Earning a spot on a college baseball team as a walk-on takes perseverance as well as talent. If you were not offered a scholarship and were not recruited to play at the school, you face an uphill battle trying to make the roster with a lot of athletes who were given scholarships. Still, most college teams open the team to tryouts by players who either chose not to go where they were recruited or who were not offered any scholarships. The qualities you need to make the team as a walk-on in baseball generally come down to talent and desire, and both are equally important.
Passion for Playing
For a coach to take a chance on a player who wasn’t recruited, that player needs to demonstrate an insatiable desire to play. The coach needs to see that you are willing to put in the effort even though you may never get a scholarship and will have to pay your own way through school. A coach willing to take you must see that making the team is something that you desperately want, and that you are willing to change positions, learn new skills, and put in time before and after practice to keep getting better.
Aside from strong desire to play, you need something that will set you apart from the other players on the team. It could be exceptional defensive skills or great base-running speed or power, or being a left-handed pitcher with a great curve ball. If you have special skills, develop them as much as you can to help stand out. And when you’re given the opportunity to play, make the most of it with your skill and energy. Walk-ons tend to play with an inspired hustle that the more highly recruited and privileged players don't always demonstrate.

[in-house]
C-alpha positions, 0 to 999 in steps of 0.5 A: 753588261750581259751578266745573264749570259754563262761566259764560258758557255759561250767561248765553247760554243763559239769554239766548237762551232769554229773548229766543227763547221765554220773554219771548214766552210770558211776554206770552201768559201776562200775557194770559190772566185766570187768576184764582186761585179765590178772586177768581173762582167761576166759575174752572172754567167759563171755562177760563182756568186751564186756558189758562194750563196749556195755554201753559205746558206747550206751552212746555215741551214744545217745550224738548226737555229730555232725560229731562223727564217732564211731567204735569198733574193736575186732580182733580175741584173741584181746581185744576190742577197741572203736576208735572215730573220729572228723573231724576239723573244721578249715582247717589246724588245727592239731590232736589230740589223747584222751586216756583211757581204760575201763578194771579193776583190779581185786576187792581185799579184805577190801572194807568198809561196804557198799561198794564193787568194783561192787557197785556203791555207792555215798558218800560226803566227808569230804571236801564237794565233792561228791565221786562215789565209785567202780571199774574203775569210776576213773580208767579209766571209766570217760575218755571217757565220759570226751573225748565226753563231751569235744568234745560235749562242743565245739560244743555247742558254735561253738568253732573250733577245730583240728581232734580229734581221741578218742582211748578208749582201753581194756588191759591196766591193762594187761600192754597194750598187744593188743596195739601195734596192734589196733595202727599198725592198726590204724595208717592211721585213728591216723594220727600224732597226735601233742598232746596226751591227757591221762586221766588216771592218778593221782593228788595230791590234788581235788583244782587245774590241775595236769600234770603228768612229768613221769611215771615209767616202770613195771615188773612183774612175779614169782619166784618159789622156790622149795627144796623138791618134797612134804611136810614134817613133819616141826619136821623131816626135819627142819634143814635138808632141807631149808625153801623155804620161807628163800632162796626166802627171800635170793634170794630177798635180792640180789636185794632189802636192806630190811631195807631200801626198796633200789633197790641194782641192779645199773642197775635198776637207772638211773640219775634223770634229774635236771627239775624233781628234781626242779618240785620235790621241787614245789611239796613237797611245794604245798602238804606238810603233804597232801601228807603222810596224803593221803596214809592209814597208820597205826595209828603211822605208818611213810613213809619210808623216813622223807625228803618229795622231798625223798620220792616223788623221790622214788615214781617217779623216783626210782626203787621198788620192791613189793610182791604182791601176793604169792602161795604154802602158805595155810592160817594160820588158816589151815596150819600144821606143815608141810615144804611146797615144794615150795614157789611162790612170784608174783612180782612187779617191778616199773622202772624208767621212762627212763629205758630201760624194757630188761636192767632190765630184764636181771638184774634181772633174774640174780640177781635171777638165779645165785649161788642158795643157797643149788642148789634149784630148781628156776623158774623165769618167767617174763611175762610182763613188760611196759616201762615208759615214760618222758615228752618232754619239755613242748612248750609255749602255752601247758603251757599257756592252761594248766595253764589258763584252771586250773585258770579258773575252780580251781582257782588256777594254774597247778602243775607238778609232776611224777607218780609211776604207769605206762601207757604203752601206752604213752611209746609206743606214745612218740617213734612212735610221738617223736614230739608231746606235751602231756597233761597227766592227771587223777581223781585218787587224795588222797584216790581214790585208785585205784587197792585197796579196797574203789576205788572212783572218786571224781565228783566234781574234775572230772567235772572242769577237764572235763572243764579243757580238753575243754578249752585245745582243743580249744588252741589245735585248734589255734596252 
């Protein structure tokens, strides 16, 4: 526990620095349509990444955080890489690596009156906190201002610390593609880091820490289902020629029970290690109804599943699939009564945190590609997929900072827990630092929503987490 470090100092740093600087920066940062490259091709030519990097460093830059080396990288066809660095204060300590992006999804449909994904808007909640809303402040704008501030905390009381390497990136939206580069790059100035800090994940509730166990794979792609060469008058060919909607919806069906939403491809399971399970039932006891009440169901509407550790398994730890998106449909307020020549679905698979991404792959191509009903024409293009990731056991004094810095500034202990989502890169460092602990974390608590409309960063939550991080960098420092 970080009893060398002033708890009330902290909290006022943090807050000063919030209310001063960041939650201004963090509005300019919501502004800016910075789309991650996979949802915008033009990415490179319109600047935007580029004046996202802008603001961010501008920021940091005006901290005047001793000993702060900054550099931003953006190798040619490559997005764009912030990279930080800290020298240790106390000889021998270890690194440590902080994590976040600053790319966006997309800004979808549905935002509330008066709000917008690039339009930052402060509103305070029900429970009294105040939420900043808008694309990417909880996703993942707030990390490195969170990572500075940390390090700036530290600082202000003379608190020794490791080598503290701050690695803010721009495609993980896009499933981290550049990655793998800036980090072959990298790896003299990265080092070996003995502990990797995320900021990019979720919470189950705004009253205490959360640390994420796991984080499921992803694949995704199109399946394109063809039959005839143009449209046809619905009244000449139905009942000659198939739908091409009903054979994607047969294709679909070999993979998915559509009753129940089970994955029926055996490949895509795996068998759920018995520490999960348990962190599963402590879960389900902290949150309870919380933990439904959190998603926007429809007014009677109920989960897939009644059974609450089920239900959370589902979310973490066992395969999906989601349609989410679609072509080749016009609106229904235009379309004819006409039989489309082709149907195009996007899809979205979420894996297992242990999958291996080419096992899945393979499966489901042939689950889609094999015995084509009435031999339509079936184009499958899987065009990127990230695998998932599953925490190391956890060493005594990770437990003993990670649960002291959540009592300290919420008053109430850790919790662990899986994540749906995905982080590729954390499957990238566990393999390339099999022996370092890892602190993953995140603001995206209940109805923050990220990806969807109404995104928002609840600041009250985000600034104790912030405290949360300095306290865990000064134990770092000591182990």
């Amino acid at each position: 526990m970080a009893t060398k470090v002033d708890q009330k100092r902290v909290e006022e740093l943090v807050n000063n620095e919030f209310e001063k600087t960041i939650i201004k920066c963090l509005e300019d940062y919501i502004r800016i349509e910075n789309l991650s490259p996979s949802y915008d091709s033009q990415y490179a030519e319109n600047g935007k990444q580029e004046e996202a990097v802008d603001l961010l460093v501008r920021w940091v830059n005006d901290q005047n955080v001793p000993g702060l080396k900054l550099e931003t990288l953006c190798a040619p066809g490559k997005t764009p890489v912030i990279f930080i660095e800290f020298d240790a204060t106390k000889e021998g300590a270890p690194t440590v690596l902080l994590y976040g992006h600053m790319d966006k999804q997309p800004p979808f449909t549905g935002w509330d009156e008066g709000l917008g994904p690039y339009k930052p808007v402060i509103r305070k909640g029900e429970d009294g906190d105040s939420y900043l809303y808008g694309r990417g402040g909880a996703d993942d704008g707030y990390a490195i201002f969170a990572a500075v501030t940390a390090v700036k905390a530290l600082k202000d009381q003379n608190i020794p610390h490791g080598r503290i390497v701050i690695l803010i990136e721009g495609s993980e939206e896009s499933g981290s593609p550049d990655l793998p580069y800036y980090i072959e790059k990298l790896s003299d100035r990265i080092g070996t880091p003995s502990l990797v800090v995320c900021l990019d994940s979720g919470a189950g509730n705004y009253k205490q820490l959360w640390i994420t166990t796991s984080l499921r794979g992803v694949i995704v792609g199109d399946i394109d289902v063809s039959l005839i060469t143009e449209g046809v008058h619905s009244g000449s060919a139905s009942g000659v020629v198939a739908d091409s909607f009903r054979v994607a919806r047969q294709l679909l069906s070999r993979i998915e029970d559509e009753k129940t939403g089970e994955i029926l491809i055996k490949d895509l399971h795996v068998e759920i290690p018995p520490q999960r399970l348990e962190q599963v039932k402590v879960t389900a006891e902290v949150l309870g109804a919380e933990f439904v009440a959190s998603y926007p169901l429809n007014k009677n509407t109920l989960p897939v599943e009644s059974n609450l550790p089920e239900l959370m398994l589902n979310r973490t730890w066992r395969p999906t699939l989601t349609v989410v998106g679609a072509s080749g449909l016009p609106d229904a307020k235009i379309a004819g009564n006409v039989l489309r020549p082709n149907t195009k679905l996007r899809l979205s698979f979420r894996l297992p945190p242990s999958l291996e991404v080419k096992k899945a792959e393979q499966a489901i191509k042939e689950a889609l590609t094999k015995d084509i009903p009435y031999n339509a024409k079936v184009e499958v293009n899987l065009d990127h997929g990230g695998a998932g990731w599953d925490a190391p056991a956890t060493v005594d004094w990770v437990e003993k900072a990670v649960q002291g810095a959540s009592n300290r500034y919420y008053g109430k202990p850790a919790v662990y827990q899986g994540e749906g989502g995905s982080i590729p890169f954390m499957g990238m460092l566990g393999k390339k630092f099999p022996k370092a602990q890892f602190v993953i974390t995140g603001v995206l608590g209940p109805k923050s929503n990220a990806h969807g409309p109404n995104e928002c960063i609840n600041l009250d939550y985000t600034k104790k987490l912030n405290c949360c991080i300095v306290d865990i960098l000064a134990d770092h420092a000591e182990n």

Making it as a walk-on means putting up with some discrimination or negative attitude from the players on scholarship and possibly some skepticism by the coaches that you belong there at all. You may stick around for four years and never get a real chance to play. You may have to watch less talented players get more attention, simply because they landed a scholarship. But dealing with that kind of adversity may work out in your favor if the coaches see how you handle it. If nothing else, it may make you better able to handle tough situations in life.
As a walk-on, your goal is to make the team and possibly earn a scholarship. To convince a coach to extend that offer or at least keep you as part of the program as a walk-on, he needs to see that you are coachable. It's one thing to have skill and desire, but it's quite another to show that you'll listen to criticism, make adjustments based on coaching and be a supportive teammate.